Start learning with our library of video tutorials taught by experts. Get started
Viewers: in countries Watching now:
Through several hands-on tutorials, instructor Todd Perkins shows how to best build dynamic, streamlined sites using Flash CS3 Professional. Learn how to create custom keyboard shortcuts, apply advanced text techniques such as animating scrolling text with custom easing controls, and using advanced animation techniques. Flash CS3 Professional Beyond the Basics covers many challenging features, including adding complex interactivity to a Flash CS3 project and getting Flash content on a phone. Exercise files accompany the tutorials.
In order to connect our scrollbar to a text field, we need to get something called a scroll percent. And by scroll percent I mean the percentage that the scrollbar is scrolled down. With that value we can then move our text field. The file that I'm working in is called 03_Scroll_Percent.fla in the Chapter 04 folder in the Exercise Files folder. Let's select the first keyframe of the actions layer and open the Actions panel by pressing Option+F9 on the Mac, or F9 on the PC. At the very top of your code, below the other two variables that were already created, create a new variable called scrollPercent, capital P. The data type of this variable will be a Number and we'll set the initial value to 0. At the bottom of the dragScroller function, below all the rest of the code inside of that function, type stage.addEventListener.
The event will be an Event.ENTER_FRAME, all caps. And we'll run a function called a setScrollPercent. So once you start dragging the scrollbar it will run this function called setScrollPercent. The functional run as the timeline enters frames or along with the frame rate of the movie. The frame rate of this movie is set to be 24 frames per second. So 24 times per second the setScrollPercent function will run. Let's define the set scroll percent function right below the stop dragging function.
So create the function setScrollPercent. It receives an event with the data type of Event. In the curly braces for this function type scrollPercent equals and then after the = we'll set value of scroll percent. Before we set the value of scroll percent let's talk about what that value is going to be. The value is going to be the amount or the percentage that the scrollbar is dragged down. The value of scroll percent will be between 0 and 1. 0 when the scrollbar is all the way up, and 1 when the scrollbar is all the way down.
So what we're going to need to do to find out what percentage the scrollbar is down, we'll have to divide the scrollbar's current position by the amount that the scrollbar can move down. So type open and close parentheses and in the parentheses type scroller_mc.y - line_mc.y. This value represents how many pixels down the scroller is from the top of the line movie clip. And we'll divide this value in parentheses by the total amount that the scroller can move down. So type / to divide, and then open and close parentheses and a semicolon.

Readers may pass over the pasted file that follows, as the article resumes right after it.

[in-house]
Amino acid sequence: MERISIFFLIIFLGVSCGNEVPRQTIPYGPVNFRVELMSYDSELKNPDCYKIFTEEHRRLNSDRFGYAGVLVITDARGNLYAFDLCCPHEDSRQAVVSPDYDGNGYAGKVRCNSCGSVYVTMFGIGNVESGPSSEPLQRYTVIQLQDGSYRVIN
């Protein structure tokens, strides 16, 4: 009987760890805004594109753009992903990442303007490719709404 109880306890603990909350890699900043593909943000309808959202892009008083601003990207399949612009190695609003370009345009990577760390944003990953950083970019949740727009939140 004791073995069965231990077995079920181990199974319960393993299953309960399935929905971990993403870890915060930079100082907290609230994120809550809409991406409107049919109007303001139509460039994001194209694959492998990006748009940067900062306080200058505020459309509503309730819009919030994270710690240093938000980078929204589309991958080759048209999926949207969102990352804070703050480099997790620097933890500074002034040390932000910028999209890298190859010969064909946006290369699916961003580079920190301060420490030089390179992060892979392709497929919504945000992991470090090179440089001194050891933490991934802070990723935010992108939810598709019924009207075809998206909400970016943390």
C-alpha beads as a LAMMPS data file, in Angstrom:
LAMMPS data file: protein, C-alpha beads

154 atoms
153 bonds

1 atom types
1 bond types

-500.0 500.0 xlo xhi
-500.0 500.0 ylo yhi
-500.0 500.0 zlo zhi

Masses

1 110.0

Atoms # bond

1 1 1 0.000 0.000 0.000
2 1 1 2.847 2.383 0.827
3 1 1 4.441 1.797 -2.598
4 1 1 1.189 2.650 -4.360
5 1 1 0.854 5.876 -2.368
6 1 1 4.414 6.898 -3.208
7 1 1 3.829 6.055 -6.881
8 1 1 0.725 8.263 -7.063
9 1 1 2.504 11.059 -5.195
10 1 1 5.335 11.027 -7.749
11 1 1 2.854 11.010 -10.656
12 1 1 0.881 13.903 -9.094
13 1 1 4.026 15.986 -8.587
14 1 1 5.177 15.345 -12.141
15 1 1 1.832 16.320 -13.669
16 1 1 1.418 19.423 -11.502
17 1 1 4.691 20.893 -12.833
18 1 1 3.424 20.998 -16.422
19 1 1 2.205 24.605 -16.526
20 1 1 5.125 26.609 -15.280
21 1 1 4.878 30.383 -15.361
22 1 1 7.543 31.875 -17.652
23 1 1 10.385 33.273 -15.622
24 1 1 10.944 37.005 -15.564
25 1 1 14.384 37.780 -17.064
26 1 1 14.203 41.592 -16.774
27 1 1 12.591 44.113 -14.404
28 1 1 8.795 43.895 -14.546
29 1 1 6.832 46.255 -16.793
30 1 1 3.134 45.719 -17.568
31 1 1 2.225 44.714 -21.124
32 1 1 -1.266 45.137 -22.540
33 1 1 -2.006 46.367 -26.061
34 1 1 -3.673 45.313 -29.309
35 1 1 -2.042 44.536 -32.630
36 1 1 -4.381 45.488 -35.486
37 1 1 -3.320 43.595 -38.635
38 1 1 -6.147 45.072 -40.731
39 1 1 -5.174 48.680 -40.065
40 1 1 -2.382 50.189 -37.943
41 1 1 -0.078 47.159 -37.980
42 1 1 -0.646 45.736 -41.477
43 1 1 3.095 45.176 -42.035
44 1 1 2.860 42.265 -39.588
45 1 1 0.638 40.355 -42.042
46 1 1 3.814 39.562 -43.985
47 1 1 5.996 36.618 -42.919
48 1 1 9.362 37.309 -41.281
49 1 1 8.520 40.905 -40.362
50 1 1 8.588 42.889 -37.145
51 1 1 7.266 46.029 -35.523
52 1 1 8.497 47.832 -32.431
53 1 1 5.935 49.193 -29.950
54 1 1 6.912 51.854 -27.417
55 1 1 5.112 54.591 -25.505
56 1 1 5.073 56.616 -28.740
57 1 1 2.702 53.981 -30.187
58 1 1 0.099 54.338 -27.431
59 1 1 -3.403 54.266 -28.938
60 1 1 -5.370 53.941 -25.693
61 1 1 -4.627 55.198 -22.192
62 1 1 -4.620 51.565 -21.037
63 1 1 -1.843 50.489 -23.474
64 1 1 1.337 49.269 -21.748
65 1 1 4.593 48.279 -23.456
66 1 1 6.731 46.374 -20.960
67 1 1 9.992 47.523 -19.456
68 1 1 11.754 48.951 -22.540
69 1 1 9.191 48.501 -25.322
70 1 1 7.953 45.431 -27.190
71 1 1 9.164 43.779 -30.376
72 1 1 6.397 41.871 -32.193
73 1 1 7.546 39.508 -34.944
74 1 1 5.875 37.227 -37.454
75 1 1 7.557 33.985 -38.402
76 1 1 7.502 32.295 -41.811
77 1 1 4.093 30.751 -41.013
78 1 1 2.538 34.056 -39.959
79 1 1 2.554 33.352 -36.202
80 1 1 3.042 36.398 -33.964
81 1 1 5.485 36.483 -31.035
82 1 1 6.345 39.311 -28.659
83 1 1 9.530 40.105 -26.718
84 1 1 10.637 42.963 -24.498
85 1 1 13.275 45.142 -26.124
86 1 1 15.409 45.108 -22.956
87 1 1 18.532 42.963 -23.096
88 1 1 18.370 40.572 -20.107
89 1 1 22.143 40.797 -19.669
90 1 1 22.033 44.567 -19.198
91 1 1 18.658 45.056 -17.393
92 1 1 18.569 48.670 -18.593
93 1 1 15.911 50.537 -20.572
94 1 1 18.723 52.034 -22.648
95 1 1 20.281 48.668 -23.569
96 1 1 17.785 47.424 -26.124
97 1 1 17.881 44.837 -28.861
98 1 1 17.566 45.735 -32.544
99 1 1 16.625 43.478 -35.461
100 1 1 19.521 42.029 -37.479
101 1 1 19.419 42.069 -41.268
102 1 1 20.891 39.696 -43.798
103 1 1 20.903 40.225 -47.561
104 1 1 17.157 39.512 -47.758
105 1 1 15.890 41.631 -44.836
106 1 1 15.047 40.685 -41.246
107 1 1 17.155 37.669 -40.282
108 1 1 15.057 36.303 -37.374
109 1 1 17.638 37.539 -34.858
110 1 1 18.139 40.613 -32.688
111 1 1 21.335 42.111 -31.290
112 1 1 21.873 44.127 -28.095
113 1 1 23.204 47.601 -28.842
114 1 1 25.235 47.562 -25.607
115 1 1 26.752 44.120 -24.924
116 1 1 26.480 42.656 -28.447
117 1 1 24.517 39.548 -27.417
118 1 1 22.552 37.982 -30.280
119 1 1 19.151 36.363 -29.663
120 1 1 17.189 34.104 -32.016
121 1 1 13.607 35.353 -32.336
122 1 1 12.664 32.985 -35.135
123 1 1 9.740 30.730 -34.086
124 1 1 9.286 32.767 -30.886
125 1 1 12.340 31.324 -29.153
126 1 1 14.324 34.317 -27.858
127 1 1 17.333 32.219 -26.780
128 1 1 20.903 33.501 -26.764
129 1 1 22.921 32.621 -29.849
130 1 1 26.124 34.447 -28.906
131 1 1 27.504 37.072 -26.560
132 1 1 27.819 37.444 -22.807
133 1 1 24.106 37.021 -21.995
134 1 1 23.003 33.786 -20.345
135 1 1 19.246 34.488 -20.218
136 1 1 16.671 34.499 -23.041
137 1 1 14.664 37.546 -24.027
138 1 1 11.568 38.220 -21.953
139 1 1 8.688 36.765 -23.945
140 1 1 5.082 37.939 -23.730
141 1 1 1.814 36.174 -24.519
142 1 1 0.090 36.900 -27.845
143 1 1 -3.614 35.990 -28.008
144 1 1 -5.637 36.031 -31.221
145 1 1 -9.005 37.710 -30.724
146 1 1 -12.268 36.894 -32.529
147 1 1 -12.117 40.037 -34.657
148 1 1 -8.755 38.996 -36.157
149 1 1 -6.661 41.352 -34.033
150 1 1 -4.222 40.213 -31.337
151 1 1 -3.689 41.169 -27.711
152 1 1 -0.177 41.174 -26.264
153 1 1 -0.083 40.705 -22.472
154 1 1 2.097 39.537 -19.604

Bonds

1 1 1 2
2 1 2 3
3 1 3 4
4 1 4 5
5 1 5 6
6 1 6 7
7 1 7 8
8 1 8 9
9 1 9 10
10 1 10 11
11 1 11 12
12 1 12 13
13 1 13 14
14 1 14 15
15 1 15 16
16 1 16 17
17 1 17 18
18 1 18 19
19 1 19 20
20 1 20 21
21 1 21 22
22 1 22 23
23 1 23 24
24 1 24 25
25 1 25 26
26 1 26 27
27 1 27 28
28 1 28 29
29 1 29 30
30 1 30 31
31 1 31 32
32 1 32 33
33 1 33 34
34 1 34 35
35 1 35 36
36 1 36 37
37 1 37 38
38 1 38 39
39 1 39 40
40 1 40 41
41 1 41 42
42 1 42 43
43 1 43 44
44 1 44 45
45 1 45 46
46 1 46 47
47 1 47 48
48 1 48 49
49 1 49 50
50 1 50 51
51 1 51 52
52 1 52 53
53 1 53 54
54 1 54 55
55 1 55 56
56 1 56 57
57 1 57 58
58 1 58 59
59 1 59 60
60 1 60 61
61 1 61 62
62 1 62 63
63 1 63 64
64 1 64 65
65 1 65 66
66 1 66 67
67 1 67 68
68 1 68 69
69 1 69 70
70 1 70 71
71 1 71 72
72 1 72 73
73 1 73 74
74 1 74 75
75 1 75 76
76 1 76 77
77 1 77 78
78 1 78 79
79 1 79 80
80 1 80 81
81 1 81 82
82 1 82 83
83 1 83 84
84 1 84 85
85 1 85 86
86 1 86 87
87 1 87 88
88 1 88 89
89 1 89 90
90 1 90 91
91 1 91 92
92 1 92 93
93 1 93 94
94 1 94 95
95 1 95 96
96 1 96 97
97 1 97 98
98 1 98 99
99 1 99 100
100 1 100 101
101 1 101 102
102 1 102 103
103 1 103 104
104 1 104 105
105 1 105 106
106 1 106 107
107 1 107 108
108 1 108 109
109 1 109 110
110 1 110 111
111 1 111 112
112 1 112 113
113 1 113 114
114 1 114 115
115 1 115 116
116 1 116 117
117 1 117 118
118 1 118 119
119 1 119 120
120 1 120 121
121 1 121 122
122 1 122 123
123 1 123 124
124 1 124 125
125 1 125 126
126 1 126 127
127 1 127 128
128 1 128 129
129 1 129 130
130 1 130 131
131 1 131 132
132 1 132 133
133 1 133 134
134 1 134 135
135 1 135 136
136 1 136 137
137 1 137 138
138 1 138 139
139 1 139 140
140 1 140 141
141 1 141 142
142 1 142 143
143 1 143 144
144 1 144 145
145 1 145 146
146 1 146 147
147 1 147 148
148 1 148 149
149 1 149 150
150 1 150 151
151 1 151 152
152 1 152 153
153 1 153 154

Inside the parentheses type line_mc.height - scroller_mc.height. This is the maximum value that the scrollbar can move down as we set in the last movie. On the next line create a trace statement that traces the value of scroll percent. Let's test the movie and see what the value of scroll percent is when we move the scrollbar. Command+Return on the Mac. Ctrl+Enter on the PC. Move the scrollbar. In the Output window we should see values between 0 and 1.
And I'm getting a negative value, so what I'm going to do is close the Preview window, close the Output window, and return to Flash. Above the trace statement that I just wrote, I'm going to write some conditional statements that make sure that the scroll percent is in the correct boundaries. Type if, and in parentheses type scrollPercent < zero. In the curly braces of that conditional statement, type scrollPercent = 0; This will make sure the scroll percent value never goes below zero.
Below that if statement type else if(scrollPercent > 1) and in curly braces below the else if statement, type scrollPercent = one; Test the movie using Command+Return on the Mac or Ctrl+Enter on the PC. Drag the scrollbar, you should see values between 0 and 1. And close the Preview window and close the Output window. You may have noticed that when you release your mouse button on the scrollbar the enter frame event continues to run.
Or in other words Flash is continuing to calculate the scroll percent every frame. A best practice is to stop those enter frame events. Having a lot of enter frame events running can slow down your Flash movie. So what we want to do is stop this set scroll percent function from running once we release our mouse button. In that stop dragging function at the very bottom, type stage.removeEventListener and in parentheses pass in Event.ENTER_FRAME in all caps, a comma and a space and setScrollPercent); and this will stop the set scroll percent function from running after we've dragged the scrollbar. So press Command+Return on the Mac or Ctrl+Enter on the PC to test the movie. I'm going to drag the scrollbar and release my mouse button.
And notice in the Output window that the values stopped counting. It's always the best practice to remove event listeners especially for enter frame events. Now that we have the scroll percent set up, we can connect our scrollbar to the text field on the stage.
There are currently no FAQs about Flash CS3 Professional Beyond the Basics.
Access exercise files from a button right under the course name.
Search within course videos and transcripts, and jump right to the results.
Remove icons showing you already watched videos if you want to start over.
Make the video wide, narrow, full-screen, or pop the player out of the page into its own window.
Click on text in the transcript to jump to that spot in the video. As the video plays, the relevant spot in the transcript will be highlighted.